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Theories of Distributive Justice: Frameworks for Equity
In the wake of the global economic crisis of 2008/09 public concern has focused on inequities
within society. Over the period leading up to the economic crisis, Western liberal democracies
adopted market based economic policies that allowed disparities between the income and
wealth of the highest and lowest income earners to flourish.
The tax transfer system is one of the tools available to governments to regulate such inequities:
progressive tax systems can apply higher taxes to those with a greater ability to pay, while
transfer systems can redistribute taxes to those in need.
However, fairness is a subjective assessment based on morals and ethics as interpreted by
economists and policymakers. Why does society agree to redistribution through the tax system,
and to what extent is redistribution justified? How have concepts of distributive justice evolved,
and to what extent do these concepts reflect culture and prevailing economic theories?
In this article I review four major theories of distributive justice that can be applied to interpret
equity. I draw extensively on the views of several prominent 20th
The purpose of this review is to make these theories accessible to students of tax policy in order
to assist them in understanding how the values and ethical positions taken by policymakers can
impact on fairness and equity in the tax transfer systems.
century economists and
philosophers who represent different schools of economic thought: Robert Nozick
(libertarianism), the utilitarians, John Rawls’ ‘Theory of Justice’ and Amartya Sen’s
The concept of economic equality is hard to define or to measure. It might be
impossible to recognise complete equality if it existed; but inequality is very easy to
* Senior Lecturer, Australian School of Taxation, University of New South Wales.
1 Arthur M Okun, Equality and Efficiency: The Big Tradeoff, The Godkin Lectures (The Brookings Institute, 1975).
While there are a number of formulations as to what is required of a ‘good’ taxation system,2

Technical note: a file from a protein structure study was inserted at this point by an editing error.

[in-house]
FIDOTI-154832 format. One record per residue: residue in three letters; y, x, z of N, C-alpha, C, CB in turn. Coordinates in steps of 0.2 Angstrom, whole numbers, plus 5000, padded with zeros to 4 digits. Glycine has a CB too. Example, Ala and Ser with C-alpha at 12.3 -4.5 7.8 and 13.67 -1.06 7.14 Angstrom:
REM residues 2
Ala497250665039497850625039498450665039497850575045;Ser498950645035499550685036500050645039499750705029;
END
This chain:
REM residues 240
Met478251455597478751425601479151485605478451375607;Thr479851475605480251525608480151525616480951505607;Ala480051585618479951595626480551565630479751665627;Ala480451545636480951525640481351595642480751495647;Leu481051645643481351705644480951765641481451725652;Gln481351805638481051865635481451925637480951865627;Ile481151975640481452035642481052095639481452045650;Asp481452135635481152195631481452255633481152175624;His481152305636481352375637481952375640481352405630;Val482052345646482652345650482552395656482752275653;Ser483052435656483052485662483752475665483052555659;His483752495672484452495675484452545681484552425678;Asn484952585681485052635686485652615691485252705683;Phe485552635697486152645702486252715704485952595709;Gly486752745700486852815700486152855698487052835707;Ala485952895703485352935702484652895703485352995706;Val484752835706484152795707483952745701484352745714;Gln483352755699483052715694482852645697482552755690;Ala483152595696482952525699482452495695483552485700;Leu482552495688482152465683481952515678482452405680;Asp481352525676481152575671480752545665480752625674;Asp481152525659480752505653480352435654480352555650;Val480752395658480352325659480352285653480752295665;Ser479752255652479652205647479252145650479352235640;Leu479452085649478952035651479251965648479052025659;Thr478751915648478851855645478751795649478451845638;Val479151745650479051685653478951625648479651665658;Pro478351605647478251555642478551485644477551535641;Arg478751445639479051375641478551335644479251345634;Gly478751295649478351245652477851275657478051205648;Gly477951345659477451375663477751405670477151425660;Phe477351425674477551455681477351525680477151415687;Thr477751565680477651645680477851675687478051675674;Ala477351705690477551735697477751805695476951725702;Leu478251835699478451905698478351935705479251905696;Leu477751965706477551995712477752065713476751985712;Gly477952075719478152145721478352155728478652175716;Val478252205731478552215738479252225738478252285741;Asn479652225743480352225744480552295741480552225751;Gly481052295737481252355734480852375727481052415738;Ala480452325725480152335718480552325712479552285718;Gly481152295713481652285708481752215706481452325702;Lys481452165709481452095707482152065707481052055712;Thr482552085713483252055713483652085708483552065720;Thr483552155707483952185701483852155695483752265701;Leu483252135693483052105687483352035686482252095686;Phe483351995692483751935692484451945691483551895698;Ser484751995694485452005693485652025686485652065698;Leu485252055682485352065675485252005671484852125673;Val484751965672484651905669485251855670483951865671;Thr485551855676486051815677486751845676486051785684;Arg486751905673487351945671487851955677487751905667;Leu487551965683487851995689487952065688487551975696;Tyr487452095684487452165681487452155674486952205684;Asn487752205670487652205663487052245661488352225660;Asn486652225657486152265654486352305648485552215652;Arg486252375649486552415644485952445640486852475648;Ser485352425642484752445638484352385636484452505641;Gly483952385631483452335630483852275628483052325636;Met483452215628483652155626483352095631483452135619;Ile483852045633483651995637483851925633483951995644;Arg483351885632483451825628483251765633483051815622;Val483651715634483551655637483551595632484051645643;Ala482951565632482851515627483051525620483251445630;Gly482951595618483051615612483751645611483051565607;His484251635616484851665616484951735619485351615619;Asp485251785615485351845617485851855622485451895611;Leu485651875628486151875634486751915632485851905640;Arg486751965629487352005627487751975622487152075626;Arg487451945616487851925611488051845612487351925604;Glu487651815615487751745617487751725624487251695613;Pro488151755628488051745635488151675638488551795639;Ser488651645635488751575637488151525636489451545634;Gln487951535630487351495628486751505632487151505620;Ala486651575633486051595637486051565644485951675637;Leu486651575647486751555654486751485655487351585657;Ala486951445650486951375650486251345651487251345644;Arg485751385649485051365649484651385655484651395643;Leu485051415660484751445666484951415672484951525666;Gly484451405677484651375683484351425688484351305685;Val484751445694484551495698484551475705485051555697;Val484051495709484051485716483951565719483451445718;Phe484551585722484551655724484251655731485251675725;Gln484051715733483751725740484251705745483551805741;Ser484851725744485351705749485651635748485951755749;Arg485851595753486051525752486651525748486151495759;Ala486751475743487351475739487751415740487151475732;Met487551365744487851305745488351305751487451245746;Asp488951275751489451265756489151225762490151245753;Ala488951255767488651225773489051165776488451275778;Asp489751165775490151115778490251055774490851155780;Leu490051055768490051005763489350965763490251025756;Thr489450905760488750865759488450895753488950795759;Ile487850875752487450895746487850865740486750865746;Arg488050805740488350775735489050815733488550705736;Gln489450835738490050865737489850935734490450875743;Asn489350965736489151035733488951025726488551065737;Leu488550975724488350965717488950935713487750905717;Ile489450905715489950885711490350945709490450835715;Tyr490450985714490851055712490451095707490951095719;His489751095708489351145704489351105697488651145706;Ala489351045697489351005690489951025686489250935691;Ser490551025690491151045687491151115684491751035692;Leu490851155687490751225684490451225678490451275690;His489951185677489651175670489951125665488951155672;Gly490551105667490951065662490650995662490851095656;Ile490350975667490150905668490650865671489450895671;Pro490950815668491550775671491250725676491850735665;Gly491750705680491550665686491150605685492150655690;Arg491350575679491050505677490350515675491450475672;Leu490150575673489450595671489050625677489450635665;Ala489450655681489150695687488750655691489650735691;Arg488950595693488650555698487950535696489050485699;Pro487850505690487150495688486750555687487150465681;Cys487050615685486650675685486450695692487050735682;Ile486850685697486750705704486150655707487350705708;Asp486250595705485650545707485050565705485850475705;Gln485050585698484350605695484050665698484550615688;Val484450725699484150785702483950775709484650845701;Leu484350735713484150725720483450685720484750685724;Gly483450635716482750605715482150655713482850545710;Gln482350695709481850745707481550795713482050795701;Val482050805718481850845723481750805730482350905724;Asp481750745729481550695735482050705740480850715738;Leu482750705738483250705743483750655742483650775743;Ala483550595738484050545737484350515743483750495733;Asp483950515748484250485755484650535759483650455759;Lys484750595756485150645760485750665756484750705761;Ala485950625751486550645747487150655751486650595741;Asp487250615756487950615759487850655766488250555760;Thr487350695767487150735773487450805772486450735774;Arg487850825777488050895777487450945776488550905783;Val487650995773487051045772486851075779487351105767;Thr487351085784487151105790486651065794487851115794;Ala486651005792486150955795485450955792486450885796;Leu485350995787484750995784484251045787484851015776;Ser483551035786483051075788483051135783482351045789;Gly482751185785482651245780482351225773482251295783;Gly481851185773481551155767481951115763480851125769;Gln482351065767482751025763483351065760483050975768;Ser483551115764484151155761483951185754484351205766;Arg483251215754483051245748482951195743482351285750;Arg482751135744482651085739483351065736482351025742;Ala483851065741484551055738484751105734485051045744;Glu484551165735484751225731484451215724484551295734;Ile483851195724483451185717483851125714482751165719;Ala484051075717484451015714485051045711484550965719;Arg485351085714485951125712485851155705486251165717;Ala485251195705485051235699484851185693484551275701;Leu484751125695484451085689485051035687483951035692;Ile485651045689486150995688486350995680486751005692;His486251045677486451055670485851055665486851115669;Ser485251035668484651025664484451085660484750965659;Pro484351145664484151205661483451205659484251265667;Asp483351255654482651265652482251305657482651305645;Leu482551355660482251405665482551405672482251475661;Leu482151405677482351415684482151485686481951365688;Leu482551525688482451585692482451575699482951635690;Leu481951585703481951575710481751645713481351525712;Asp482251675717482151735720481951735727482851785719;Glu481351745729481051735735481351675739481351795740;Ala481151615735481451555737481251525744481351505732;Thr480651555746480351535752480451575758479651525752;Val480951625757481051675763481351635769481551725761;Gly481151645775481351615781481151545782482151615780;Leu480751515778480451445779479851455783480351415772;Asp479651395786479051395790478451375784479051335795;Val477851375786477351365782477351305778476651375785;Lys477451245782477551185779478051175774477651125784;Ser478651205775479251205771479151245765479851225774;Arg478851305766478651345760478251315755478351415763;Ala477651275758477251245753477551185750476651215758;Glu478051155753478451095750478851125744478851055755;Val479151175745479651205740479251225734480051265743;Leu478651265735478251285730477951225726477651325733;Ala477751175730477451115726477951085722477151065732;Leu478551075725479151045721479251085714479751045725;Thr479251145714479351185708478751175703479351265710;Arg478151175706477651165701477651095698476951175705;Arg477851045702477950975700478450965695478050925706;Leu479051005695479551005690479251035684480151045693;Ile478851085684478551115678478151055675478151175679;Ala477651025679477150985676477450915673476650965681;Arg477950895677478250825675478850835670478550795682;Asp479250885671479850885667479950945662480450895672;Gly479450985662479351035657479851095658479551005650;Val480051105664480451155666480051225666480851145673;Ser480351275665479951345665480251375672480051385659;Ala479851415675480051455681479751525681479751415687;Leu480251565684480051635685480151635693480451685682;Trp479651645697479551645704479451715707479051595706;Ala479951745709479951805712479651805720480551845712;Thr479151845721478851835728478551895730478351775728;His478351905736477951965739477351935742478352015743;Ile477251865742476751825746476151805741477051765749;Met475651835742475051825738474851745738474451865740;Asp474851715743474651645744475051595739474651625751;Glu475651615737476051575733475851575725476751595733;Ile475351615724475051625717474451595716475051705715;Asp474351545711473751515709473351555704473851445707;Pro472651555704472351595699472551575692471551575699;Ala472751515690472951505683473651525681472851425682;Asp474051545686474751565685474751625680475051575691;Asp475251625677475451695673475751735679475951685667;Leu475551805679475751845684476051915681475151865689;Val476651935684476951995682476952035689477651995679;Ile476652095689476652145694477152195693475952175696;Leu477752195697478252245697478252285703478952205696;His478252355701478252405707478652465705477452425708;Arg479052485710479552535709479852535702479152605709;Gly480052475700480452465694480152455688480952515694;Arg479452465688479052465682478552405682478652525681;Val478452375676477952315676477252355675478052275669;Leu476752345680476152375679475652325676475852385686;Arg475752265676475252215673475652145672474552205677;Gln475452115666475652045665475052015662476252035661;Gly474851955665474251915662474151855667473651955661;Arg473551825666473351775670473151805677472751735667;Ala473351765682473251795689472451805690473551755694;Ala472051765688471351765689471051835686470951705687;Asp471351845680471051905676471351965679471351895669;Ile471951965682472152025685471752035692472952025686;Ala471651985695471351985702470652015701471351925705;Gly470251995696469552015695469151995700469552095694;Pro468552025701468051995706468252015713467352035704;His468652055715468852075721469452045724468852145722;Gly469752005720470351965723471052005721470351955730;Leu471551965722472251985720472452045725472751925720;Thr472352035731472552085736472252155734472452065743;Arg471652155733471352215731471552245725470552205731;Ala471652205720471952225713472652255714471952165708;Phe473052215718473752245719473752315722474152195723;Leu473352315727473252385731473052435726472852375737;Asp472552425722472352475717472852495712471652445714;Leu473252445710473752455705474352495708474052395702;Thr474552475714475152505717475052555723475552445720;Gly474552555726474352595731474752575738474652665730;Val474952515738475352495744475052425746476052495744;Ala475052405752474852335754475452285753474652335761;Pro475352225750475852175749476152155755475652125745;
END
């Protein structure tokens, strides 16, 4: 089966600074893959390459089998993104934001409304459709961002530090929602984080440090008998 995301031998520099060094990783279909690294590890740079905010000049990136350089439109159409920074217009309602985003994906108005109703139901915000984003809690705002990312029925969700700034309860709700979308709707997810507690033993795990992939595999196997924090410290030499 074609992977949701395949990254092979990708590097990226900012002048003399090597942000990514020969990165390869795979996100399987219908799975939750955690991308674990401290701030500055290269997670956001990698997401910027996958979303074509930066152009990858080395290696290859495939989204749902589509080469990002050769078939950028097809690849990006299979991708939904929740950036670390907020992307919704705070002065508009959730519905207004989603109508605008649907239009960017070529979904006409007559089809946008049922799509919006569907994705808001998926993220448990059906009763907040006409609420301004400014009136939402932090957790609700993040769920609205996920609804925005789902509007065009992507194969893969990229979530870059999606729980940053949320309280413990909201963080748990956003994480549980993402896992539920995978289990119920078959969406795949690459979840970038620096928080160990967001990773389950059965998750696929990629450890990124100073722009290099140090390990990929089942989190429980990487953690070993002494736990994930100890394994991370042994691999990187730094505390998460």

However, there is a clear perception in the community that inequality is growing, and that the
structure of the tax transfer system contributes to this inequity.
we are accustomed to including efficiency, equity and simplicity as essential criteria. The
difficulty with the concept of equity is in understanding exactly what is meant by the term.
While efficiency and simplicity are measurable, equity is a subjective concept, capable of
different interpretation depending on the moral and ethical frameworks, the experiences and the
understanding of the person making the interpretation.
Taxation, including tax policy principles, is generally taught within law and business degrees,
with a focus on the black letter legal and constitutional principles or the economic impact of
particular policy directions. There is rarely scope in such programs to step back and examine
the moral and ethical underpinnings of the tax and transfer system and to locate this inquiry in
philosophies of distributional justice. A consequence of this is that students who encounter the
concept of equity in reading tax policy may not recognise that it may mean different things to
different writers. For example, readers need to recognise and interpret some of the underlying
• the choice of indices to use when attempting to measure distributional shifts;
• whether equity should be measured by reference to the needs of society or the individual, balancing any competition between those needs;
• how the policy settings of the tax transfer system should be adjusted to achieve a preferred equitable distribution of resources; and
• the role of the institutions within a given society in helping to decide some of these questions.
Equity is a fundamental consideration in the development or review of tax policy in
conjunction with economic efficiency, simplicity and international competitiveness. The
taxation system is used by governments as a tool to improve the welfare of society, whether
through the implementation of economic programs that will have a beneficial impact or through
the raising of money for direct redistribution. However, there are variations in political and